Americans fleeing to Paris – what is happening at New York Fashion Week?

Designer duo Proenza Schouler announced that they are leaving New York Fashion Week and future collections will be running in front of the Paris crowd. The same plan have sisters Mulleavy from American Rodarte that announced their plan just a few days earlier. And while Proenza Schouler says that the reason behind is ‘an attempt to better performances on the international stage’ Rodarte  will be in Paris ‘because they believe in what fashion means in Paris’. Their seemingly harmless and completely legitimate business decisions in New York still triggered an avalanche of questions because it is the unexpected loss of two important and always interesting participants in the New York Fashion Week. So far, there is no question of a complete relocation of design studio or seats from the US to France, but when full-blooded American brands choose the Paris stage for their shows, then it certainly encourages many questions.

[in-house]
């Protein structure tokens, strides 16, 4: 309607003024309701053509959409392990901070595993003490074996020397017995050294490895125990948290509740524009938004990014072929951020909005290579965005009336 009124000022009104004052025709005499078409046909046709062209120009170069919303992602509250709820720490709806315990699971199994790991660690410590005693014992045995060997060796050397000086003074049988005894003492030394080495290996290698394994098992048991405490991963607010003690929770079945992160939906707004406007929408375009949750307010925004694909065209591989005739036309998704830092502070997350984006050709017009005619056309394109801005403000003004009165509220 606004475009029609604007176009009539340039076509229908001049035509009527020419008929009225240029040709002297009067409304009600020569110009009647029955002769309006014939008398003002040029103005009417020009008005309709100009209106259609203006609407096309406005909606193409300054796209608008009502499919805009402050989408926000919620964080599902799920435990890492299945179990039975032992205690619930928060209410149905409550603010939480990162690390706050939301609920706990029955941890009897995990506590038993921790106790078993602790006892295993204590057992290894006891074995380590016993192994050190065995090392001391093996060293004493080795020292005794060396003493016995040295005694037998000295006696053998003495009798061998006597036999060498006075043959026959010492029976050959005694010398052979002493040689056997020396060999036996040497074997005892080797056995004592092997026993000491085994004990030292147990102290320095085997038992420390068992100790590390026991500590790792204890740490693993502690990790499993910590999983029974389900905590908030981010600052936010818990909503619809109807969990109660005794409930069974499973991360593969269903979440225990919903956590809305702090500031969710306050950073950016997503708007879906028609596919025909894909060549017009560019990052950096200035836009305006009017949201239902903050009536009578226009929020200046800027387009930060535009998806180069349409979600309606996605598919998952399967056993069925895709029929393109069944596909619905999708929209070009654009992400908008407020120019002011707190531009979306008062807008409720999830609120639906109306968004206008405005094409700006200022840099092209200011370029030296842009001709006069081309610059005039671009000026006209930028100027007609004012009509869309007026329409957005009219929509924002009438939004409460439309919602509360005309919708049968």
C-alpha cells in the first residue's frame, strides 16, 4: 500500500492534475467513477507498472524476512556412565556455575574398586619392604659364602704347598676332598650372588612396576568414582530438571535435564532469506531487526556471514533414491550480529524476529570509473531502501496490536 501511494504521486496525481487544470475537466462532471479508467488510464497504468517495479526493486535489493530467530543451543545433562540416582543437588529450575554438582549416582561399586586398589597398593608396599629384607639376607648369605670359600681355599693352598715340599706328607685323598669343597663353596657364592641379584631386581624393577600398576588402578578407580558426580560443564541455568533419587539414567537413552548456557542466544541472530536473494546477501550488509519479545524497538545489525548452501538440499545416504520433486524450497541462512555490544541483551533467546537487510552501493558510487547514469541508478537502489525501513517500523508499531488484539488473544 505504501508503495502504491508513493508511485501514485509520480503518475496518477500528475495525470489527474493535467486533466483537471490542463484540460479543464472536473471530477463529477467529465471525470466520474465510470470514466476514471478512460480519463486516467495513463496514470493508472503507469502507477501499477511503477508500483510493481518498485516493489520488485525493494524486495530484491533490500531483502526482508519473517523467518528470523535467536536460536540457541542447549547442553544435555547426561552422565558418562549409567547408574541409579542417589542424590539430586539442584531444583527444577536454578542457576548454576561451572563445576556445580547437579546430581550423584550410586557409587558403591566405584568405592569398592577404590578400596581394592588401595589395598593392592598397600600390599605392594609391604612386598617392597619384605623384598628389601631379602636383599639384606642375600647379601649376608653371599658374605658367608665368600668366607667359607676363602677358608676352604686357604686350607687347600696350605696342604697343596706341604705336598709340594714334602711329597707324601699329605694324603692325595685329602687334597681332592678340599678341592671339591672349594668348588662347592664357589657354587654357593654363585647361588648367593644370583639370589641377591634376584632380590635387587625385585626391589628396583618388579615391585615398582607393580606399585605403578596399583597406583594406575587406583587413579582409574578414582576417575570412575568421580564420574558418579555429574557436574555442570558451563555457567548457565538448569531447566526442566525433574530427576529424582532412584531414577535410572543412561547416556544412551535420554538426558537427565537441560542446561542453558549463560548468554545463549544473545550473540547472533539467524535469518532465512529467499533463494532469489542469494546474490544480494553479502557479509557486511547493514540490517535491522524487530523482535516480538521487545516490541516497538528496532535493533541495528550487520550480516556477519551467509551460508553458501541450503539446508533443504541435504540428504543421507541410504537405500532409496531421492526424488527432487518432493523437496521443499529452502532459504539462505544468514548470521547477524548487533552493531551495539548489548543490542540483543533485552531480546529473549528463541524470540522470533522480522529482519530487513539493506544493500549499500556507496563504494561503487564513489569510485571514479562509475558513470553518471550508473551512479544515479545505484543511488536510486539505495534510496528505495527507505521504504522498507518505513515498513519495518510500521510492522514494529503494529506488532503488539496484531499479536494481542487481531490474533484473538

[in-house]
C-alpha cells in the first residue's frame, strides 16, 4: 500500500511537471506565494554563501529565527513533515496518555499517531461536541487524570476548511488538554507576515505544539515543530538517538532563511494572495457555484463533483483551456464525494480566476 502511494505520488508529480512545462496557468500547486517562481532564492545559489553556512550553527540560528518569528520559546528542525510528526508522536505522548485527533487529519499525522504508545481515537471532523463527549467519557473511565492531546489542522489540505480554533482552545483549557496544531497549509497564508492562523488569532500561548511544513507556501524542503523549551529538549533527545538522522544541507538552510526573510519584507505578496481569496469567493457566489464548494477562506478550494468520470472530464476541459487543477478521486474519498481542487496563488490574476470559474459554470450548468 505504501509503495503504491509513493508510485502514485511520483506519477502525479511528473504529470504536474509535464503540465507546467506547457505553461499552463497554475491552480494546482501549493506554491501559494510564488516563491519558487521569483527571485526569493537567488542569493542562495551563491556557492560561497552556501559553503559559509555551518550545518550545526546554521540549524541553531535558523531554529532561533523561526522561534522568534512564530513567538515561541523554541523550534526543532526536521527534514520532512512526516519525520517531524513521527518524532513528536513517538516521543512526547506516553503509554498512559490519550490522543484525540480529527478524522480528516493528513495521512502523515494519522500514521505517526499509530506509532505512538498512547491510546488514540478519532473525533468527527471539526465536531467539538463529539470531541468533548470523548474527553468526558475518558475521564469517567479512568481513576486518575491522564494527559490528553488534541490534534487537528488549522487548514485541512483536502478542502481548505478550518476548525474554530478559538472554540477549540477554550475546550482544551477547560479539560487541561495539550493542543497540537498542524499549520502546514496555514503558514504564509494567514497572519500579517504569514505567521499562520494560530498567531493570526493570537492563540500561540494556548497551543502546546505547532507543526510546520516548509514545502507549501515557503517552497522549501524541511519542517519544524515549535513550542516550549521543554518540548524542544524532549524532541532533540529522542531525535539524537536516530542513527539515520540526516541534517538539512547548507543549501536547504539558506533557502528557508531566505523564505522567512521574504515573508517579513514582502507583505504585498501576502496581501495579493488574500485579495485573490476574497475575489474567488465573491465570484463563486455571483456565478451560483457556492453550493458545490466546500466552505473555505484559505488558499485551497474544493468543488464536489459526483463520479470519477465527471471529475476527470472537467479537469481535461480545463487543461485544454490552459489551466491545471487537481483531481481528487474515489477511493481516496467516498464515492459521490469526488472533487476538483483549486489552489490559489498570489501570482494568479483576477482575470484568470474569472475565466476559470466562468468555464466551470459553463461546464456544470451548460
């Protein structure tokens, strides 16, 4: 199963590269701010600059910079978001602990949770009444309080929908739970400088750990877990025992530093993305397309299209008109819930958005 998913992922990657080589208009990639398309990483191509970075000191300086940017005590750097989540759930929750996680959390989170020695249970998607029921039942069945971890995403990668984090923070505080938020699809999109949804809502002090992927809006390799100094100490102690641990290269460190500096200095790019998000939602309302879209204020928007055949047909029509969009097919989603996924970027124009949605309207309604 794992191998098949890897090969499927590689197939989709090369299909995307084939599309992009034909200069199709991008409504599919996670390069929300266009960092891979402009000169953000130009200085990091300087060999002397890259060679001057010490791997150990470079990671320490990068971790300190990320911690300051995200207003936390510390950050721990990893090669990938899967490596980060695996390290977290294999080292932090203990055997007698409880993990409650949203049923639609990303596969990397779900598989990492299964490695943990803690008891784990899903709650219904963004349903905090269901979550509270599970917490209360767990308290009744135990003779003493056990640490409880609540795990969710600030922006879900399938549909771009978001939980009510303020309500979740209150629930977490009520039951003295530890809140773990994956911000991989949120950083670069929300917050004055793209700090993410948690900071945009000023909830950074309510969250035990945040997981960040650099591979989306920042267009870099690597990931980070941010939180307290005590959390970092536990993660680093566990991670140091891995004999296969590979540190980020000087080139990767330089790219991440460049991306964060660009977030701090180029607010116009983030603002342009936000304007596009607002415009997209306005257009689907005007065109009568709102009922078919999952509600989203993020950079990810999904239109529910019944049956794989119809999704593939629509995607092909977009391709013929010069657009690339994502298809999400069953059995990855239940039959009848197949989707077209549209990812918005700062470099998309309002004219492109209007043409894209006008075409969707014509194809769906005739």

However, Rodarte and Proenza Schouler are not the first ones who pulled such a move. New York designers Phillip Lim and Thom Browne are in Paris for several years already, showing his men’s collections creatively. ‘Paris is a city where fashion, and even men’s fashion, is truly appreciated’ considers Lim. Rick Owens is another American in Paris, but his Paris internship is a lot longer.


Born in California, Owens picked Paris in 2003. because of the romance. ‘I could be successful in the US, but not like this. In Paris fashion still has that romantic, intimate side. In America, it is all a matter of status and efficiency’. In addition, Paris offers designers a better publicity because none of the editors, buyers and important clients does not want to miss Paris. New York lives differently, thinks differently, however, and fosters a different style. Paris is designers greater challenge, a stage where they can try their hand at artistic aspirations, instead of dealing with typical American style – commercial, sport, casual ideas for practical and casual audience. Should the CFDA be concerned about it? If the story does not fit in this, and New York remain without any big names, something will certainly have to change.